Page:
You've got patched flaws!

Patents and Symantec were made to look very silly this week. Microsoft said that open source was a bigger threat than Google and no prizes for guessing which month the final version of Firefox 3 will appear in.

Strutting down the corridors of Symantec this week, one very proud security researcher was on top of the world. A flaw had been found within Adobe's Flash player and therefore the entire Web was ready to reel in horror.

One small issue with that premise though: the flaw in question had already been patched and everything continued as normal. Well, maybe not normal within the walls of Symantec, as one suspects the once proud researcher had their hide handed to them on a plate.

But that was far from the silliest thing to appear this week. Over in Singapore, a company is sending out invoices for S$5000 (AU$3800) to companies with websites for infringing on their patents. What technology are the patents for? For that ground-breaking idea of linking to web pages using images. Apparently the patent has also been granted in the US, New Zealand and here in Australia. Expect some rooting-tooting actual-factual spam in your mailbox soon asking for your money. My financial advisors tell me that your money would be better invested and get higher returns if you gave it to the next Nigerian scammer that appeared in your inbox.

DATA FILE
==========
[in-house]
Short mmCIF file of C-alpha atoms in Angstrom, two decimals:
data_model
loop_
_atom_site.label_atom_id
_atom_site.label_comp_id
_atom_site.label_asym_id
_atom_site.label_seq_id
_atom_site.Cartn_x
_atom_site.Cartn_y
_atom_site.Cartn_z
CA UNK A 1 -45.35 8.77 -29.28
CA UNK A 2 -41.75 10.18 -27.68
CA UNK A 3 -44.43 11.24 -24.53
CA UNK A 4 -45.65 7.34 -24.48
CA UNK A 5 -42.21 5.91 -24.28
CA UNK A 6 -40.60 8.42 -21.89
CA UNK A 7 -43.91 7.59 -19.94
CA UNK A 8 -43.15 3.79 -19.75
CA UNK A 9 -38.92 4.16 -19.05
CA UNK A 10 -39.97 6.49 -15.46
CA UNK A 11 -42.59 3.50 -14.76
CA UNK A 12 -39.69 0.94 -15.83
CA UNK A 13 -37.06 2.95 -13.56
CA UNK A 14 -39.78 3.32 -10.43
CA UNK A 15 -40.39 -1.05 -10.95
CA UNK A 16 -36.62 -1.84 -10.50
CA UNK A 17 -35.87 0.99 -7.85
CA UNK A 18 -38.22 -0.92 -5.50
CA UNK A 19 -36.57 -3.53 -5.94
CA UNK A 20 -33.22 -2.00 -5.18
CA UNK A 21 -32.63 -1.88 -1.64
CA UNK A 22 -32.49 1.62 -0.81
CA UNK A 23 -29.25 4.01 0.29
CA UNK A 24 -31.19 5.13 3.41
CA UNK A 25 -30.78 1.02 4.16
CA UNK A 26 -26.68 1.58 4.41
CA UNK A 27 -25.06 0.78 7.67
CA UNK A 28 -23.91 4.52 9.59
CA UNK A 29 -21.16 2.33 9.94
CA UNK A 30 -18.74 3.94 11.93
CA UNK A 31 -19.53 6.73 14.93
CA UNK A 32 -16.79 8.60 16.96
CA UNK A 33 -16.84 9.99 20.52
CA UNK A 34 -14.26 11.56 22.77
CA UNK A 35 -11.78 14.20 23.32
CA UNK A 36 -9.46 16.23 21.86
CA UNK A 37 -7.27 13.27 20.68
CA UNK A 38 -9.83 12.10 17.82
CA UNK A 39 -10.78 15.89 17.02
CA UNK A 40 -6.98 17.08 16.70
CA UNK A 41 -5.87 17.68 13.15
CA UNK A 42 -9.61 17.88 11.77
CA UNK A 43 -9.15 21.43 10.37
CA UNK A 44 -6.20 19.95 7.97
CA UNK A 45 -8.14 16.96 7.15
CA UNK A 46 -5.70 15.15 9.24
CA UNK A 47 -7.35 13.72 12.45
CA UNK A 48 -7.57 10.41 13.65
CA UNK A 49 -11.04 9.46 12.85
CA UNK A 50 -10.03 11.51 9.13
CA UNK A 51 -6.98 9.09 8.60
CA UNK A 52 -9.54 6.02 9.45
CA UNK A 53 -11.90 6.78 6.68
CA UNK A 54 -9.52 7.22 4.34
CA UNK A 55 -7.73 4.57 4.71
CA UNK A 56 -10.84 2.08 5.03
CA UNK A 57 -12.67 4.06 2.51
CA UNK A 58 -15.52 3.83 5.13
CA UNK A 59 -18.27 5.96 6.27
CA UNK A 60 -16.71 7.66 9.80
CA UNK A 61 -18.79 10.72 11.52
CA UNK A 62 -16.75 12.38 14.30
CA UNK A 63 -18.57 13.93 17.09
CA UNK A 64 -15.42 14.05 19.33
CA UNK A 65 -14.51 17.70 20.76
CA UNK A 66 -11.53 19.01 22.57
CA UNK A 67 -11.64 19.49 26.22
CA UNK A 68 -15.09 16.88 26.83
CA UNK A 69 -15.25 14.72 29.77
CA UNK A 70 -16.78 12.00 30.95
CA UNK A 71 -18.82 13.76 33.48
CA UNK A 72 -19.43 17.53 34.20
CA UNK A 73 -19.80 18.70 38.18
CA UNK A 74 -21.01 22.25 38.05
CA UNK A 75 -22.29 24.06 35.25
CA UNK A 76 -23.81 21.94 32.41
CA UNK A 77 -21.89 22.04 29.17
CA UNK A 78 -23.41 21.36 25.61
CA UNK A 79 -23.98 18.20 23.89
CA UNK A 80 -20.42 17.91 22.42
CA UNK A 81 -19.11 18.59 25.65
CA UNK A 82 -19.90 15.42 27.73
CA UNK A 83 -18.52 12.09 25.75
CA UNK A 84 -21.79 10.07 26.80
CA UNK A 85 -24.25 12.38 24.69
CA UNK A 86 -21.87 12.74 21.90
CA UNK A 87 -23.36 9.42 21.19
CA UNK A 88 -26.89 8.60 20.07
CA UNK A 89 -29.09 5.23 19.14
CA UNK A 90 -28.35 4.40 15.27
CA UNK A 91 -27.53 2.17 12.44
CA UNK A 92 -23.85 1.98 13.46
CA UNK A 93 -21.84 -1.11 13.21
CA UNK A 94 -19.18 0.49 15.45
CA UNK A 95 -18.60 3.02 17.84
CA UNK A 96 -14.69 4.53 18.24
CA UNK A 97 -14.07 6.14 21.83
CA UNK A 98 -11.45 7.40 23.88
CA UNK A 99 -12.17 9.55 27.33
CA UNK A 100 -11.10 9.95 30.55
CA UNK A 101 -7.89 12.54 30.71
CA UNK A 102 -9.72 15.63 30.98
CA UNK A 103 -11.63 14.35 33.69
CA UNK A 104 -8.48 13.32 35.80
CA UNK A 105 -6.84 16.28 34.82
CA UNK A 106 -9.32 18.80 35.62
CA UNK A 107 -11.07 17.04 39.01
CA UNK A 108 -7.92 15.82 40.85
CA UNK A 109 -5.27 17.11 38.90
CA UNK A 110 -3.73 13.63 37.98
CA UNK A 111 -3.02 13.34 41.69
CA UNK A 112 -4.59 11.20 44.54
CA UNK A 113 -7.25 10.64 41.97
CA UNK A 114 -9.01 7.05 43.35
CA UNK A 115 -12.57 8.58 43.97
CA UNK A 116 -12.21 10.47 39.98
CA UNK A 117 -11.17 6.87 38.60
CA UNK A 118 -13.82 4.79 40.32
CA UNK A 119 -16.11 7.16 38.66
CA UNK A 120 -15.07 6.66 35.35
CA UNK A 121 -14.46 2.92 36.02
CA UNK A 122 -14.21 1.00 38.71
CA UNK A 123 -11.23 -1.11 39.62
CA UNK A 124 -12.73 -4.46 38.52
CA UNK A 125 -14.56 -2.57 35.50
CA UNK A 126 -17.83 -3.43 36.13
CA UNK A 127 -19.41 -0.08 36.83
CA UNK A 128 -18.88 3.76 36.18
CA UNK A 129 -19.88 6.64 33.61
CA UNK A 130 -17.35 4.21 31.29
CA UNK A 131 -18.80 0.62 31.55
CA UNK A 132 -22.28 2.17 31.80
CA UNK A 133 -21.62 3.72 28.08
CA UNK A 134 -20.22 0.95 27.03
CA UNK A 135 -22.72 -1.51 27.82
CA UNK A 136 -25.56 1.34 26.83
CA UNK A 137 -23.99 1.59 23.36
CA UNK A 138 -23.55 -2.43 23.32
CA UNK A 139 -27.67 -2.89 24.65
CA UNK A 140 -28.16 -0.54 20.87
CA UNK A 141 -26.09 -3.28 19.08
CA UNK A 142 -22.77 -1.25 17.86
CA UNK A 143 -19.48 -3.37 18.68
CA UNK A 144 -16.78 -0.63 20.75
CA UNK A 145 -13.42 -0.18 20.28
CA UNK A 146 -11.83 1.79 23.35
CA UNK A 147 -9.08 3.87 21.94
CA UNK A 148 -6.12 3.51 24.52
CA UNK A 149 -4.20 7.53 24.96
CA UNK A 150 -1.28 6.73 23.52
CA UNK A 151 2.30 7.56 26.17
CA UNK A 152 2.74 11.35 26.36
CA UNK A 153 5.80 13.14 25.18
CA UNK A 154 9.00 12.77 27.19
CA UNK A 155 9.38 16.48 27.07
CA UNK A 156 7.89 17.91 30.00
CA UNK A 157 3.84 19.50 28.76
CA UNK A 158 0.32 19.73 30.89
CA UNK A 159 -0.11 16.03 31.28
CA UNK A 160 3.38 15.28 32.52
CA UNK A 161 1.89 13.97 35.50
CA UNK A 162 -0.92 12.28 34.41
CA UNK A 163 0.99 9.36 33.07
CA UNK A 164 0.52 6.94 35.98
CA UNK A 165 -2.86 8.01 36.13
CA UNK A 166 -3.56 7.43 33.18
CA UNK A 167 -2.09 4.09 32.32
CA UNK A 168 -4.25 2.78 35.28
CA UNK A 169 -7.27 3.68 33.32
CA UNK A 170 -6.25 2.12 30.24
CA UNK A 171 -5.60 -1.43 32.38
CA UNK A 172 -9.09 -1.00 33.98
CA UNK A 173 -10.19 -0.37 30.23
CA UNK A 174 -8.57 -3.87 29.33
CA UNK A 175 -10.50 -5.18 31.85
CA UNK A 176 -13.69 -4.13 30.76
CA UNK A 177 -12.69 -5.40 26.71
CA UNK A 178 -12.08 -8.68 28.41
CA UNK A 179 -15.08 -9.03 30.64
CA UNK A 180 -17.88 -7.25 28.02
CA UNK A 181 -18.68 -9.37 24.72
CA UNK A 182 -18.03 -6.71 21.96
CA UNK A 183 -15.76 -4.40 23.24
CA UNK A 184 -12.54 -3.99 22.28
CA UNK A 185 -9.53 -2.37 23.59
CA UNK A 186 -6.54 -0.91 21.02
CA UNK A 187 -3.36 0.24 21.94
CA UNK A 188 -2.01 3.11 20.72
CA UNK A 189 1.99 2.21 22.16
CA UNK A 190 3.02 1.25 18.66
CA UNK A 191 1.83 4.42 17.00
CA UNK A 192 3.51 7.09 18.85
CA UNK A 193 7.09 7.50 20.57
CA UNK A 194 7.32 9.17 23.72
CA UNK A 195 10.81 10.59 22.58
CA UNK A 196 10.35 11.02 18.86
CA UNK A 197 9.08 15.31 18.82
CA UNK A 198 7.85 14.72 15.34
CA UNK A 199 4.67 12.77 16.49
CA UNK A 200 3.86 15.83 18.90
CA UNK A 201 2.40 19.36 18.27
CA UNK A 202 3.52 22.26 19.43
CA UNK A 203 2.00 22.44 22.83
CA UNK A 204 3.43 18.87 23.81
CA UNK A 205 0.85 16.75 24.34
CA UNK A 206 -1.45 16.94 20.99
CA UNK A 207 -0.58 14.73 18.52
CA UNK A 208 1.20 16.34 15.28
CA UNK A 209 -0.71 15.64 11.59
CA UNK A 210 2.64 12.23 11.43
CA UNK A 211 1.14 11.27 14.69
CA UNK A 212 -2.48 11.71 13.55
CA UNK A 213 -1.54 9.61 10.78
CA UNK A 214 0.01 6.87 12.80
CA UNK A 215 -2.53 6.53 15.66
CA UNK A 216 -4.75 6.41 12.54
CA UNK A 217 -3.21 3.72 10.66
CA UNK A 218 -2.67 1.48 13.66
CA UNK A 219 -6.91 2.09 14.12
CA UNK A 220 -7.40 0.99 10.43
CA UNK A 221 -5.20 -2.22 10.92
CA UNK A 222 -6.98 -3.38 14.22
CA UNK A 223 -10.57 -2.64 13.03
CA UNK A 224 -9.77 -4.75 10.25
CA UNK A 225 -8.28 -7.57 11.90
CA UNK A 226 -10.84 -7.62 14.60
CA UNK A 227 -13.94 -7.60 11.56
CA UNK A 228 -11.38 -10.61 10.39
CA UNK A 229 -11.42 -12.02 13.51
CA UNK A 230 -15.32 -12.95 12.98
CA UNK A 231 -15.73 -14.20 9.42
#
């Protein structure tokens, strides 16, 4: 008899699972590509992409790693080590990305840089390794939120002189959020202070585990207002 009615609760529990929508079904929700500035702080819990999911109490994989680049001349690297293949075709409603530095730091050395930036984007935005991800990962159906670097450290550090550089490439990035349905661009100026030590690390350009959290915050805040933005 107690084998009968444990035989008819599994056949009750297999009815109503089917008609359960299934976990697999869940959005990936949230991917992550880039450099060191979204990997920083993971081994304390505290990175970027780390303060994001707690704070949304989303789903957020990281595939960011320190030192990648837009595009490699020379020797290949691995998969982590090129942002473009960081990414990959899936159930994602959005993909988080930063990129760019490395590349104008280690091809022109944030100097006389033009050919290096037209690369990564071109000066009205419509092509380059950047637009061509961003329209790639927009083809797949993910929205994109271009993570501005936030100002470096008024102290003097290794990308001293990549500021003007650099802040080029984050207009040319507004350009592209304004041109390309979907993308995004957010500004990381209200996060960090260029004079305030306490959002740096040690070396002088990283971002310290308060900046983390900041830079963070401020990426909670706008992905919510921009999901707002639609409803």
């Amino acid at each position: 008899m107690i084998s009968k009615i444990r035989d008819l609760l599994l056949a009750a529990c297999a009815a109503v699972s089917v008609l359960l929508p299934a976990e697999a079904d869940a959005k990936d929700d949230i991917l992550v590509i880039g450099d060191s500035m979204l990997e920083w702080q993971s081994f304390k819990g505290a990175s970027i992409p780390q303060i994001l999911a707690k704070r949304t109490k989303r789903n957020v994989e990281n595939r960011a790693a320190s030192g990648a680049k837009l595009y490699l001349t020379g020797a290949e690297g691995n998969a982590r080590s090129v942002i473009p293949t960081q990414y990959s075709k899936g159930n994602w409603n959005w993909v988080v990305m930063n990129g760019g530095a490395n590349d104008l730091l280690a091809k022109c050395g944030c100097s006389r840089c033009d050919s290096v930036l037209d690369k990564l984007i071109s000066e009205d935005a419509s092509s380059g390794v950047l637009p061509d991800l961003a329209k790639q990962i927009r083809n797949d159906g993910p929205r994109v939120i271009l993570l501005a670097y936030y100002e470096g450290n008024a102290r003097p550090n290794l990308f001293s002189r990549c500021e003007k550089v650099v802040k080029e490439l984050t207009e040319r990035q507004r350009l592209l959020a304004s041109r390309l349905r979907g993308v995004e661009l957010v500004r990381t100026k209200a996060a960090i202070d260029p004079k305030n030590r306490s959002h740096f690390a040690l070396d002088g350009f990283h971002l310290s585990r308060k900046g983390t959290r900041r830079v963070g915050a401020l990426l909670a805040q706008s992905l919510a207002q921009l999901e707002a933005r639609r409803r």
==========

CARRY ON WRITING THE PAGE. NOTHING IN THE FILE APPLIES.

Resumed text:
Back in the real world, Microsoft's chief software architect Ray Ozzie said that open source is a bigger threat to Microsoft than Google. Ozzie bases his conclusion on the idea that since open source projects do not have to answer to shareholders and hence are more potentially disruptive to Microsoft. After attending some of the conferences last week, watching developers do whatever they want without a care about the bottom line, I can see how that could threaten Microsoft -- especially in terms of bar tabs.

Speaking of conferences, Google held its I/O conference in San Francisco this week and Stephen Shankland was there to snap up some images of Android in action. Google also announced that it wishes to host all your well-used javascript libraries; I'm sure the user behaviour statistics on they'll gather on their end is an added bonus.

Look at your calendar and notice what day it is. Got it? (30th May if you can't be bothered to play along.) Get ready for this startling announcement: the final build of Firefox 3 will be ready in June. You probably didn't need me to tell you that one.

-- Posted By Chris Duckett